Urban Splash senior sales manager Toby Brown said: “New Islington is a bustling, vibrant and exciting neighbourhood which offers a viable option for people who need more space but want to stay in the city.

“These are actual houses, with parking, a private outdoor space, and a flavour of the suburban

“We can’t wait to show people around this new space and welcome more residents to the area.”

Postmodernism currently enjoys a broad appeal. 

From those nostalgic for the look and feel of their youth, but also from a younger generation coming to it for the very first time. 

For Michael Pybus, the style’s greatest quality is its humour, its joy.  

“I don’t like using the word childish,” he added. “But there is that kind of outlook of how a child sees the world and the full potential of things. 

“What could a chair look like? Or what could a lamp look like? And pushing that to its extremities.” 

A question remains, will postmodern inspired design have significant staying power this time around?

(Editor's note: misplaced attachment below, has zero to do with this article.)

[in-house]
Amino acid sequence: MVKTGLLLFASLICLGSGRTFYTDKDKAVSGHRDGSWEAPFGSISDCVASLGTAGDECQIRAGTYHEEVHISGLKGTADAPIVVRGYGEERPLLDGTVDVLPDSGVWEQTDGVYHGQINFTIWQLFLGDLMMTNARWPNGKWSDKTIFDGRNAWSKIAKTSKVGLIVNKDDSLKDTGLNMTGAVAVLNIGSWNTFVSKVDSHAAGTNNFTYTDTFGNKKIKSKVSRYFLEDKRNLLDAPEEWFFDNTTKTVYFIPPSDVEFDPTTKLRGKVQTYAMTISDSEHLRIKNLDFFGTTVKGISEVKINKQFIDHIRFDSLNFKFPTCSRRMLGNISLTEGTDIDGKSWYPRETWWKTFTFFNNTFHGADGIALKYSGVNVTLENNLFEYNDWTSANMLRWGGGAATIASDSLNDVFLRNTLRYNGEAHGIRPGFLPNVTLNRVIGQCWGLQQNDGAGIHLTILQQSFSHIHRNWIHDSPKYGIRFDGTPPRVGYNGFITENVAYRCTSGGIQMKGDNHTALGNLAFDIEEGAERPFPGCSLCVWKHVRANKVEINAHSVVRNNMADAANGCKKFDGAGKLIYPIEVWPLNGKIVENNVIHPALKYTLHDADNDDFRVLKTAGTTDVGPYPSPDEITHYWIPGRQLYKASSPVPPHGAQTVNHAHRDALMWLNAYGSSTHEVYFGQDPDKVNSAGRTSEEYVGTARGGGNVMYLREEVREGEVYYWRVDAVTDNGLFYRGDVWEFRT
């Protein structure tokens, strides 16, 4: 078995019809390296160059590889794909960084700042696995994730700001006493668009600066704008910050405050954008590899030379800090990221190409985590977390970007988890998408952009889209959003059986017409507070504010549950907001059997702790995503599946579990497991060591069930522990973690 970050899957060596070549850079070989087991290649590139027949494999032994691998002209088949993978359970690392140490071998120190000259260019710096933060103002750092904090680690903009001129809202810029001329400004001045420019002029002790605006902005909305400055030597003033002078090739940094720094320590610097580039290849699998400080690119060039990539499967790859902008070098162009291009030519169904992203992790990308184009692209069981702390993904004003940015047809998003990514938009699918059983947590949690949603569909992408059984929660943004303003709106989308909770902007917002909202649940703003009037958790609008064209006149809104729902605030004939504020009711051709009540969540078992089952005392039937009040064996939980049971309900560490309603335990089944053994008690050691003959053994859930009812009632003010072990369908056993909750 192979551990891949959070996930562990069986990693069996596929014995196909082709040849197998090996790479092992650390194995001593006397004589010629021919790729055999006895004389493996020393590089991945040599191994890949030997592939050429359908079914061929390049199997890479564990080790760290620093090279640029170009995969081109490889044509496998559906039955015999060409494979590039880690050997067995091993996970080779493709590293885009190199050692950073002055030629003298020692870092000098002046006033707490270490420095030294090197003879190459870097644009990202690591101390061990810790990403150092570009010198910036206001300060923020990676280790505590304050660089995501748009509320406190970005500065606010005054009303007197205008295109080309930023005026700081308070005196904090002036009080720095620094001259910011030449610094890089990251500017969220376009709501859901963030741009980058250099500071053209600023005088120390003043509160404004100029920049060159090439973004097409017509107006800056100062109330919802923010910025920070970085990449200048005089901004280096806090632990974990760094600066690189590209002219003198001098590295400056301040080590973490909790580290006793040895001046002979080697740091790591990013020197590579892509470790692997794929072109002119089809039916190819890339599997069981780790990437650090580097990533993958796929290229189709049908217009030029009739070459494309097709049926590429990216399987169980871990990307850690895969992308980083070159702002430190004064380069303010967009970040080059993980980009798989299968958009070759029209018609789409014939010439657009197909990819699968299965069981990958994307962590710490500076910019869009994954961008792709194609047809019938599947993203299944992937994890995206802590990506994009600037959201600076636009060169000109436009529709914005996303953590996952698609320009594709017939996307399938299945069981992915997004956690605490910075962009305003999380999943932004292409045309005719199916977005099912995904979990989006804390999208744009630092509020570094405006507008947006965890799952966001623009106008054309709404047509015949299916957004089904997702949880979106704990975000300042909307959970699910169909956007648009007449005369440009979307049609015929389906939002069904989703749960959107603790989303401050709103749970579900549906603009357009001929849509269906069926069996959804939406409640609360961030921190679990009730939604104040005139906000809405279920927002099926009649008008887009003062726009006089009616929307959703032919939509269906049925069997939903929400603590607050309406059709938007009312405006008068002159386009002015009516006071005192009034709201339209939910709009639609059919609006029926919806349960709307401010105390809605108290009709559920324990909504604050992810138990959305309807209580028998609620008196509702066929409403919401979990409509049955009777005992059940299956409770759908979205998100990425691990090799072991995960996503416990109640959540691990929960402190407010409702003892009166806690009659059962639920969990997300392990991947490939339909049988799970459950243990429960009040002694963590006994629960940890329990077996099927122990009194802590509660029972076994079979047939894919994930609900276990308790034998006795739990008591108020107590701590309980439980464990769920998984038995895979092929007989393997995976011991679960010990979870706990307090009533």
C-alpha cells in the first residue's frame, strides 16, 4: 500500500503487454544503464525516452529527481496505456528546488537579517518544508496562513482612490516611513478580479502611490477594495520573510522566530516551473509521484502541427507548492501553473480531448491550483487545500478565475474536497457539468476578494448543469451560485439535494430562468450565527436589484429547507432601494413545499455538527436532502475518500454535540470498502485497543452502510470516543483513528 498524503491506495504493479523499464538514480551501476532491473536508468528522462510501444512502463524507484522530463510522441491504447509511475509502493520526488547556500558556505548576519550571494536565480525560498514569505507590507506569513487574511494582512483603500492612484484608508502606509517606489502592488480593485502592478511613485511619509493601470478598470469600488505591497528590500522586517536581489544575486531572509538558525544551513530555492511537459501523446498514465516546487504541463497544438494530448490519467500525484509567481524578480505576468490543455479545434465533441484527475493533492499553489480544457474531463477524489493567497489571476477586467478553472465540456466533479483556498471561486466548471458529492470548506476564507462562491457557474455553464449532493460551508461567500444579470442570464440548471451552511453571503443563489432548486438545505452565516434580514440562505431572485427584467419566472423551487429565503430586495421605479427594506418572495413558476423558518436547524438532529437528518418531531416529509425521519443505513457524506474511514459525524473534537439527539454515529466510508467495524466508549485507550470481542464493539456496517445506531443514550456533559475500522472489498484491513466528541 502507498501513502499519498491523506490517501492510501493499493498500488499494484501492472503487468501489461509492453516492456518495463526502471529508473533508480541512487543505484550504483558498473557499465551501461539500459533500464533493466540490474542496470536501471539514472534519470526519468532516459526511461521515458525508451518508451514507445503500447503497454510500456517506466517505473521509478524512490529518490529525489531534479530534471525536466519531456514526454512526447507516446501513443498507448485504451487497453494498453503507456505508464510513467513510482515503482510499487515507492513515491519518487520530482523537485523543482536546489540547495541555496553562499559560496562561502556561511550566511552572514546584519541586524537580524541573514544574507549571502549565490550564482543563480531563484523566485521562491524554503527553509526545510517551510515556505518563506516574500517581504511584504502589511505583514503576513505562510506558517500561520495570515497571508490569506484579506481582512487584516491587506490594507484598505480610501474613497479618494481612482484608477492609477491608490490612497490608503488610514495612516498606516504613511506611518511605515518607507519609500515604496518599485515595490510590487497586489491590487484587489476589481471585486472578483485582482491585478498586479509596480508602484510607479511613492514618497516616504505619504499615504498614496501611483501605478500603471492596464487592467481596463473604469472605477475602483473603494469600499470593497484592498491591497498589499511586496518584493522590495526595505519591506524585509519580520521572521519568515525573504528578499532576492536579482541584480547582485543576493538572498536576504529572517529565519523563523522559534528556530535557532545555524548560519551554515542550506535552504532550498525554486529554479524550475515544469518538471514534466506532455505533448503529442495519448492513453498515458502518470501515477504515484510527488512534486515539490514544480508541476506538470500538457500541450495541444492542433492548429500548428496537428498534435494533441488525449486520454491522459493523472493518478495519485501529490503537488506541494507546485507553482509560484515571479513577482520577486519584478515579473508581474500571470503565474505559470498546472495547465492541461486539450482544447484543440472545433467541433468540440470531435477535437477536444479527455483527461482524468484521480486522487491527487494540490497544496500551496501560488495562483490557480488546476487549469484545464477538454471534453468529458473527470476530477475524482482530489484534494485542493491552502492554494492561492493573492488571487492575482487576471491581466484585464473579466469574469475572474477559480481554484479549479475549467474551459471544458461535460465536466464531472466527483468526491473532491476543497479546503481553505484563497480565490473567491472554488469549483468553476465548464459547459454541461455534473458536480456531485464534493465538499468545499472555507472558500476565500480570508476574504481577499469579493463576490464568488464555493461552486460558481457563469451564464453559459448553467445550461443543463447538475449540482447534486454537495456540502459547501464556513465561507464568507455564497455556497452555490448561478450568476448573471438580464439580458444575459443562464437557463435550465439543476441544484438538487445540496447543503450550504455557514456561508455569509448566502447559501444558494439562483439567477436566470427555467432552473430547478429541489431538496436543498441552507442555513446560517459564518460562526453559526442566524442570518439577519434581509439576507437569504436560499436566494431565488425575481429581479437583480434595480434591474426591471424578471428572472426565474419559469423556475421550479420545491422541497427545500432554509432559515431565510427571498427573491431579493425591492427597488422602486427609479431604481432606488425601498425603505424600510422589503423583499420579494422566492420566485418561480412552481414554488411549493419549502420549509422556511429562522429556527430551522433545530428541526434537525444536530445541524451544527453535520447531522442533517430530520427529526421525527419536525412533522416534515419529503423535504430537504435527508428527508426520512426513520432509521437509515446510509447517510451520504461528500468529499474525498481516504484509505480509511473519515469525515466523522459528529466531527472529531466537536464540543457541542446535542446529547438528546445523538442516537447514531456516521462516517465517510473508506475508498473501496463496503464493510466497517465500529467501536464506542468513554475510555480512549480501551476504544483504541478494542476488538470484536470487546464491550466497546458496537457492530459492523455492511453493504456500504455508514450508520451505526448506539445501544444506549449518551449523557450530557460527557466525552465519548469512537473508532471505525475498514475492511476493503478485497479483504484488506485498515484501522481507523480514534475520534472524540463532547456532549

Or will it be relegated to vintage shops and wistful retrospectives of the future?

Antiques seller Carlos Lopez is not convinced, he added: “It is evident that these types of pieces can already be included in a catalogue of great pieces of the 20th century.

“But we must not forget the importance of trends in fashion and in the field of design. 

“[Milano] will probably stop being a trend but they will continue to be iconic.”

That’s why this elegant, unique and incredibly important chair is listed for over £3,000 in an online auction this week.

Image credit: Michael Pybus